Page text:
The Magic of Childhood and the Agony of Growing Up
There’s something fascinating as well as unsettling about Britain in Edwardian times. It was a short era of radical change in almost every aspect of life, culminating in the unimagined and unimaginable trauma of the First World War. It seems to provide endless possibilities for writers, and Byatt’s latest work tries — and manages — to explore most of them.
Taking as a narrative frame the intertwined lives of four families in Southern England, Byatt lets her protagonists follow different paths, all grounded in the problems and interests of the time. The seven children of the Wellwoods, a free-thinking Fabian couple, are all heavily influenced by their well-know children’s writer mother and her stories. The children’s fairytale childhood and their reactions to it, their different characters as well as their life choices are described in detail, with the help of narrative comments about the diverse cultural and social setting. In addition to the Wellwoods, Byatt also introduces working-class characters, pottery artists and military men, bankers and German puppeteers. The scope of her work is amazing, and with the exception of the younger children, no character feels underdeveloped or one-dimensional. This leads to a sometimes patchy narrative and a wealth of information supplied in just a short paragraph. It took me a while to get into the story, precisely for this reason, but the writing is superb, and the world Byatt is piecing together is irresistible in its diversity.
While the boys and young men struggle with their parents’ carreer choices for them, with ambition and passion, it’s really a story about girls’ and women’s lives around 1900, without moving into a feminist literature corner. Faced with traditional values as well as exciting new developments they are exposed to through their liberal parents’ circles, the Wellwood girls and their friends experience turbulent times. One of them faces years of hard work and the prospect of a lonely private life by choosing to become a doctor, while another one almost loses all hope of a dignified life by falling pregnant after giving in to a writer advocating free love. They all experience the tensions between the social classes, one as an anarchist, another one as an ambitious but poor working-class girl without much choice about her future.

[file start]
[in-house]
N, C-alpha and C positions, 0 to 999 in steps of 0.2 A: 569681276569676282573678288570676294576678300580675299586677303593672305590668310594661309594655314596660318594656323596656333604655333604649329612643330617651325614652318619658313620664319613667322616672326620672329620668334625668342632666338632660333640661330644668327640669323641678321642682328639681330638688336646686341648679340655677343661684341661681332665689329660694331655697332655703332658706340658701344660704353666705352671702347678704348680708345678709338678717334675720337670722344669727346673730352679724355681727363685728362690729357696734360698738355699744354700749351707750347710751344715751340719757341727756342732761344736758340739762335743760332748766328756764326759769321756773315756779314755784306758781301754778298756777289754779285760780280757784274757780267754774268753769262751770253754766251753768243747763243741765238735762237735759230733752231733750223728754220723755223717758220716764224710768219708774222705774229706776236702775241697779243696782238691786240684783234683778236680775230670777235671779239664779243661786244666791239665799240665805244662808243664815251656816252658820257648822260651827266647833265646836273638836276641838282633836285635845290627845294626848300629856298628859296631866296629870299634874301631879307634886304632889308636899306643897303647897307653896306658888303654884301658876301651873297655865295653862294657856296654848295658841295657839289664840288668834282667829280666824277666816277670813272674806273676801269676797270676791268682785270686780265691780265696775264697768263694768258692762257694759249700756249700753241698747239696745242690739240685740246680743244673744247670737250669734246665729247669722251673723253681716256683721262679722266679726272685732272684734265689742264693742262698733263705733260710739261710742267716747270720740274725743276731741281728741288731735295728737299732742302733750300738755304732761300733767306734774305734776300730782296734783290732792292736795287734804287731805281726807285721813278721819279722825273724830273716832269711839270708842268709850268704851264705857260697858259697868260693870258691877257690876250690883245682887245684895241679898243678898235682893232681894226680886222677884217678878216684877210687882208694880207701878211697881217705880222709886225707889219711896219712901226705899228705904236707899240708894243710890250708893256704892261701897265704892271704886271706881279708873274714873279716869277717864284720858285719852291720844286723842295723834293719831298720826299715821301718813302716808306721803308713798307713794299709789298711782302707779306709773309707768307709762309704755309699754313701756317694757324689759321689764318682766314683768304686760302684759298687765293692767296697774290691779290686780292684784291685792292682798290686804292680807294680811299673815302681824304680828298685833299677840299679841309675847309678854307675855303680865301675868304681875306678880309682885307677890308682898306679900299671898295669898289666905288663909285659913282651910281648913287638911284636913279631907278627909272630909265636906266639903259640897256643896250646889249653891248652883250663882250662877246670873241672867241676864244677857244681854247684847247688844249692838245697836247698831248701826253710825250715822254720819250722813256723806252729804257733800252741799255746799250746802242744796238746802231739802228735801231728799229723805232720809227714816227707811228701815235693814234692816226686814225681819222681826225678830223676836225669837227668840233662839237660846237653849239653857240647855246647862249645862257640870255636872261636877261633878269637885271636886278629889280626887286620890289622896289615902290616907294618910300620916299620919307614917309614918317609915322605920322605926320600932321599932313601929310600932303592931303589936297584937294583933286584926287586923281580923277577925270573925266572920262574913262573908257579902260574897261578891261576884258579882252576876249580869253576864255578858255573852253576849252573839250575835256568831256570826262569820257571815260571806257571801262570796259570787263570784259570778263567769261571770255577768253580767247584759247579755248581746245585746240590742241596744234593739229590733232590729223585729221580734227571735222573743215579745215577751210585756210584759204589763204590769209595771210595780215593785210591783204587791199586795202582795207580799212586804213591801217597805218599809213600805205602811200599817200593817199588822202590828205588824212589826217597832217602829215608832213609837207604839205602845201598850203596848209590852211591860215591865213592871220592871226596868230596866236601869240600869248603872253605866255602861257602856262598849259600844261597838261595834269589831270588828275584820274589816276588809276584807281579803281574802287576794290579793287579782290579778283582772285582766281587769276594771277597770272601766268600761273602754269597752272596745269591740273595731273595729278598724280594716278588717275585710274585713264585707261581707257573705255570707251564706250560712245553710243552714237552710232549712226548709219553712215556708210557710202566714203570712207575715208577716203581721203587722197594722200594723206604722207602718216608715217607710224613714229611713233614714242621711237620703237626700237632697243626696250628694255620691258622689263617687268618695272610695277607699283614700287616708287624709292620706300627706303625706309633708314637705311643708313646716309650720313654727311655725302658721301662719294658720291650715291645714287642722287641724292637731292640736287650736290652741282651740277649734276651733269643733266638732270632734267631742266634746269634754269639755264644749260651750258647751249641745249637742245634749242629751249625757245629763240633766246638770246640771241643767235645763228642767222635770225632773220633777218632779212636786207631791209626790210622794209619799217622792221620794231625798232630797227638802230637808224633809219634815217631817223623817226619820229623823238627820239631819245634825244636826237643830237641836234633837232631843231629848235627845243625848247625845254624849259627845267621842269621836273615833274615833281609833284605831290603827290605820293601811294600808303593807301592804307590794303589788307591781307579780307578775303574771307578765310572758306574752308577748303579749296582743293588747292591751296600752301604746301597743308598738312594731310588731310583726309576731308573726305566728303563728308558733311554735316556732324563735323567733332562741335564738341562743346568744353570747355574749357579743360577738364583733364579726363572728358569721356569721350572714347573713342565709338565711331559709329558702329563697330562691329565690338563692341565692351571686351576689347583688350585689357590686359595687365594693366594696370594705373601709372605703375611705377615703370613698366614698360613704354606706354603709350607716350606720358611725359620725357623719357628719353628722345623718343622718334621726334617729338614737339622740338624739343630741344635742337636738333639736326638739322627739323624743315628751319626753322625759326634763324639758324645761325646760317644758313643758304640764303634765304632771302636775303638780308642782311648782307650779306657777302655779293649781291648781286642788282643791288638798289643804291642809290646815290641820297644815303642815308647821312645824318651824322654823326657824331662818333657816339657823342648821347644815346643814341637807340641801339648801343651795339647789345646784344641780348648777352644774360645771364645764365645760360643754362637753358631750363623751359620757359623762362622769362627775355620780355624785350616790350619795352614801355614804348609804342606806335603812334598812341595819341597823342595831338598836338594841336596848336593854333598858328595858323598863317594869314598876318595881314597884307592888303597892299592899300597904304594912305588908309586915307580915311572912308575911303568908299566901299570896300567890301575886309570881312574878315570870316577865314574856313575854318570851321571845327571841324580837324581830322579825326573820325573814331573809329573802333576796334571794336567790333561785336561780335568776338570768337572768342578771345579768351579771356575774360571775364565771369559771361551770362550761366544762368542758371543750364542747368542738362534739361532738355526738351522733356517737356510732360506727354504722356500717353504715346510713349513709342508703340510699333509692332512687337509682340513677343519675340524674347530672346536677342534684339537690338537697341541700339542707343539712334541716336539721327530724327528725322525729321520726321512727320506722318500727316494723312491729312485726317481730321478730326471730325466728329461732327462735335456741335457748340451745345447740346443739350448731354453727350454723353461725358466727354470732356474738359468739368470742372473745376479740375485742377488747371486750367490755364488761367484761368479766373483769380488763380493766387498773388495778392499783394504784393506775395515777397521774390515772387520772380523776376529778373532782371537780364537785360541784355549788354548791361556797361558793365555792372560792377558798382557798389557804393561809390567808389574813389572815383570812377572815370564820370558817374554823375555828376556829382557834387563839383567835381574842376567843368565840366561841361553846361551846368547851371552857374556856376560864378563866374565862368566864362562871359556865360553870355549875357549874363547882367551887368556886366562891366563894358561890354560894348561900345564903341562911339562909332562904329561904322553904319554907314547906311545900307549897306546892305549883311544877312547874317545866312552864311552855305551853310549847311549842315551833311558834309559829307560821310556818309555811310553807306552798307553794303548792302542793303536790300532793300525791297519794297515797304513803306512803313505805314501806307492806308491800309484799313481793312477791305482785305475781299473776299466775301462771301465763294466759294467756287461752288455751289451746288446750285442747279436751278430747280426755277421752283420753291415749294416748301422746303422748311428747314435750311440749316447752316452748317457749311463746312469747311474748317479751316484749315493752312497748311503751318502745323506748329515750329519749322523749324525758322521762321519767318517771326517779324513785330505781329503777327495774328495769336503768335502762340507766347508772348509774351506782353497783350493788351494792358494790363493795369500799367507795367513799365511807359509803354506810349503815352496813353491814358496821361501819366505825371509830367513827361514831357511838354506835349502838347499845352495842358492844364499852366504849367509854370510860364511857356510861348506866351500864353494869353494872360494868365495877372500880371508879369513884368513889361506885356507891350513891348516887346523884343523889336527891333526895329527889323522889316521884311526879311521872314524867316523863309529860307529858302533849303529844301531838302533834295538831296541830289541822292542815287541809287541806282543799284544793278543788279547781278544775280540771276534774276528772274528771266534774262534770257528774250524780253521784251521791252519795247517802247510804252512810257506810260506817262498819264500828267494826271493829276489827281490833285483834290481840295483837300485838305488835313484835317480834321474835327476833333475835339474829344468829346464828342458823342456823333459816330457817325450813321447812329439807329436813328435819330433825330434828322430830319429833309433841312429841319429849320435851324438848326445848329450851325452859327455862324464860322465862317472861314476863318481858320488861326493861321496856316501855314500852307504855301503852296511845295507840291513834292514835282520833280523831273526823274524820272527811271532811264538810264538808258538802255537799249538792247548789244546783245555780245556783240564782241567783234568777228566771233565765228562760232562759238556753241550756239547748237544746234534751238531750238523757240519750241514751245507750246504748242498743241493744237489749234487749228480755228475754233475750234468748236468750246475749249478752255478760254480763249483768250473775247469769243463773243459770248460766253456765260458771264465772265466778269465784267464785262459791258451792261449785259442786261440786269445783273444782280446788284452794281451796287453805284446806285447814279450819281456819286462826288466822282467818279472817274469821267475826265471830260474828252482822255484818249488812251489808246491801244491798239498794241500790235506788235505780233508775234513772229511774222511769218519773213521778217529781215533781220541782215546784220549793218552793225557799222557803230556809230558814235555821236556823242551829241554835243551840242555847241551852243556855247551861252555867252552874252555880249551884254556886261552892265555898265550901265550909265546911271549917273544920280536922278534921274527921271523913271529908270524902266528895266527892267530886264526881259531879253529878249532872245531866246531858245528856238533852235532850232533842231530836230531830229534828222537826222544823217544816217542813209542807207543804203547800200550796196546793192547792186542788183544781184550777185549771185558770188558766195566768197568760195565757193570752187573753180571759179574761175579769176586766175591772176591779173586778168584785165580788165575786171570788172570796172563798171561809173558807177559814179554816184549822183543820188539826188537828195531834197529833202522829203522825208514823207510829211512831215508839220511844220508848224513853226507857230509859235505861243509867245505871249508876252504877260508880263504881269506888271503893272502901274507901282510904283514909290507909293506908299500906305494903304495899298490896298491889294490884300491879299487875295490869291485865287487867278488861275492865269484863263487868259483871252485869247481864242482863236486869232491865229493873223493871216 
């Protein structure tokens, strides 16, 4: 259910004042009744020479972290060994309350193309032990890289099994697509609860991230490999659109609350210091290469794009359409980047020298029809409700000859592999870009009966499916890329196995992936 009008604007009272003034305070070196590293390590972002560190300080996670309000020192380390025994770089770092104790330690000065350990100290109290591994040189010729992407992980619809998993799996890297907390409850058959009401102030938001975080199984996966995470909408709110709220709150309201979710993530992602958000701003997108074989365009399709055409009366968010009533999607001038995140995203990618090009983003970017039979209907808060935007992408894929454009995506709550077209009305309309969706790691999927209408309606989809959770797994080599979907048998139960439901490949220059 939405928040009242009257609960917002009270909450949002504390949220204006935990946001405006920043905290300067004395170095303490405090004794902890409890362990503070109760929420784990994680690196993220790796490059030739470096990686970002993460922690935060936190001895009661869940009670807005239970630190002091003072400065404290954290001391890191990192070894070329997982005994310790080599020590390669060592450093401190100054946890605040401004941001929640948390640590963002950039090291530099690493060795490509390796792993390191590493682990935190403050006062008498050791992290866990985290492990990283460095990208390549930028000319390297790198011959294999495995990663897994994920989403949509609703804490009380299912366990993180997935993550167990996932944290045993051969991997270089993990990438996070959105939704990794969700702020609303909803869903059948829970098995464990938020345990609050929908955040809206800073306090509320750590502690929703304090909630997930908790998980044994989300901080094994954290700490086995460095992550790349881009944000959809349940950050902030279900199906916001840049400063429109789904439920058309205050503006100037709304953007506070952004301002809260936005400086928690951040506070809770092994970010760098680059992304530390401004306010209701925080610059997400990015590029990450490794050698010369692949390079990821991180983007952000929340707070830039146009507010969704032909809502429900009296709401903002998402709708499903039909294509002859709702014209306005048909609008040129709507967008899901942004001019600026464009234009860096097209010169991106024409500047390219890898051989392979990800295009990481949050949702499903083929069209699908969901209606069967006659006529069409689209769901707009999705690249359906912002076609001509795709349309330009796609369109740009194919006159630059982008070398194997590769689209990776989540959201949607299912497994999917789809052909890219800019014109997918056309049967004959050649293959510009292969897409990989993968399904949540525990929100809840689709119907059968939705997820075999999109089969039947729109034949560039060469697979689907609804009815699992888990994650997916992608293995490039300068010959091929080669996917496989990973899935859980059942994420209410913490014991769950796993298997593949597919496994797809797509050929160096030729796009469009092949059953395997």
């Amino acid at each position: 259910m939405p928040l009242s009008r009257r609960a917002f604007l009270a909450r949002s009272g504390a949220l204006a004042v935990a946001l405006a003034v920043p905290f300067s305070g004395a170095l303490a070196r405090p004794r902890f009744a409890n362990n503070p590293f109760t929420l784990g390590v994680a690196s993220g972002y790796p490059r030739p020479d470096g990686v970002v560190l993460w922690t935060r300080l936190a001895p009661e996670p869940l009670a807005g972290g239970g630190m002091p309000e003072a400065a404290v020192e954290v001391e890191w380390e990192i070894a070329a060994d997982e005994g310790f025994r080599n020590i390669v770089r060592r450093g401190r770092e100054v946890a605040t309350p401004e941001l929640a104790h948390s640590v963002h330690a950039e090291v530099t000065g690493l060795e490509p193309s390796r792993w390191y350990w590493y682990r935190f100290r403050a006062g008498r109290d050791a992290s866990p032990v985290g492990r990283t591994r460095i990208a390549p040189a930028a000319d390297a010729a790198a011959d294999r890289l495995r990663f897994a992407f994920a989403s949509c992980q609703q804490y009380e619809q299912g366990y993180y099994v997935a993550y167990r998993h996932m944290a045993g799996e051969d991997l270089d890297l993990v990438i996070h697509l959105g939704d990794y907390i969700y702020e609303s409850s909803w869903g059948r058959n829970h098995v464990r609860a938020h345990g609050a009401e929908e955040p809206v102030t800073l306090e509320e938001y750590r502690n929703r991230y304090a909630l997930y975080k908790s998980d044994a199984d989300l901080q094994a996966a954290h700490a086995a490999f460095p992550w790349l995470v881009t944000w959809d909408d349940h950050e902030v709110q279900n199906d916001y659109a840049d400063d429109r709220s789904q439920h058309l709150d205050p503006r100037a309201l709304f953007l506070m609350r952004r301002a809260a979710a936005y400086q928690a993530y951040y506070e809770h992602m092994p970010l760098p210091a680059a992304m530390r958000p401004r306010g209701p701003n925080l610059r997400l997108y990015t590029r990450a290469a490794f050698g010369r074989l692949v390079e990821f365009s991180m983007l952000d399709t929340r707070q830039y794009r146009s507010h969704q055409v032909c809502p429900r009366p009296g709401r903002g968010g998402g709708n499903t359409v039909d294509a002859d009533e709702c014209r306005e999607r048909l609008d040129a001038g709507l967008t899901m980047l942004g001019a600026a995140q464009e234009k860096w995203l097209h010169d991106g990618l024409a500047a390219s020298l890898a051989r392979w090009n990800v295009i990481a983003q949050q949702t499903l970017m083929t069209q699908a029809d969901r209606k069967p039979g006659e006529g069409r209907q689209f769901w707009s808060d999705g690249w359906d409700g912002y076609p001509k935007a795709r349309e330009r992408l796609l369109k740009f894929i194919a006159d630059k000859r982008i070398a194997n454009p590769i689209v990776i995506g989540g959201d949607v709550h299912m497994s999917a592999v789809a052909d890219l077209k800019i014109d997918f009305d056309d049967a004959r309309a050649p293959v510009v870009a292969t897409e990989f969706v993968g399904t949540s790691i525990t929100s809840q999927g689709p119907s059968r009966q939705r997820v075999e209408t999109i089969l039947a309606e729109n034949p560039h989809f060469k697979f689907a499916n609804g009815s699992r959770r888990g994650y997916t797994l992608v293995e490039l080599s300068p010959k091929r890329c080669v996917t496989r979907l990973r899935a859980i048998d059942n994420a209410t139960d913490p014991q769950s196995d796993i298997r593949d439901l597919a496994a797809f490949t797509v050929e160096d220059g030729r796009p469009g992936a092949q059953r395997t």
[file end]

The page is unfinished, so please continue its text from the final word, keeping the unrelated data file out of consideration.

It’s also a novel about the arts. The Edwardian’s near-obsession with childhood and a golden past is reflected in Olive Wellwood’s success as a children’s writer, in the stories she writes for her children, the puppeteer’s success in Germany and Britain alike, and the academic interest shown in folktales at the time. Art is at the heart of the power struggles in the new V&A museum in London, and art fills every minute of the two potter’s lives. Finally and poignantly, art — poetry — is the only way the war is shown to be dealt with by the surviving soldiers.
The book ends in the fragmented way life after 1918 must have felt for everyone. It’s depressing how you always know before opening a book about the time that most characters will have died by the end. The Children’s Book is no exception. The fact that so much story, so many words, were spent on the childhood of the men who are to die, somehow makes it an even sadder, and more real, experience. It’s a novel about the magic of childhood and the agonies of growing up; about betrayal of parents and betrayal by parents; about a time that promised a new beginning and ended with a lost generation. It’s brilliantly written, and it makes a lasting impression. And if you still don’t get my drift: GO READ IT NOW!
This review is part of the Cannonball Read series. For more of K’s reviews, check out … and then I read some more.
Each Time You Like, Share, Tweet or Stumble a Pajiba Post, An Angel Does the Paul Rudd Dance
blog comments powered by Disqus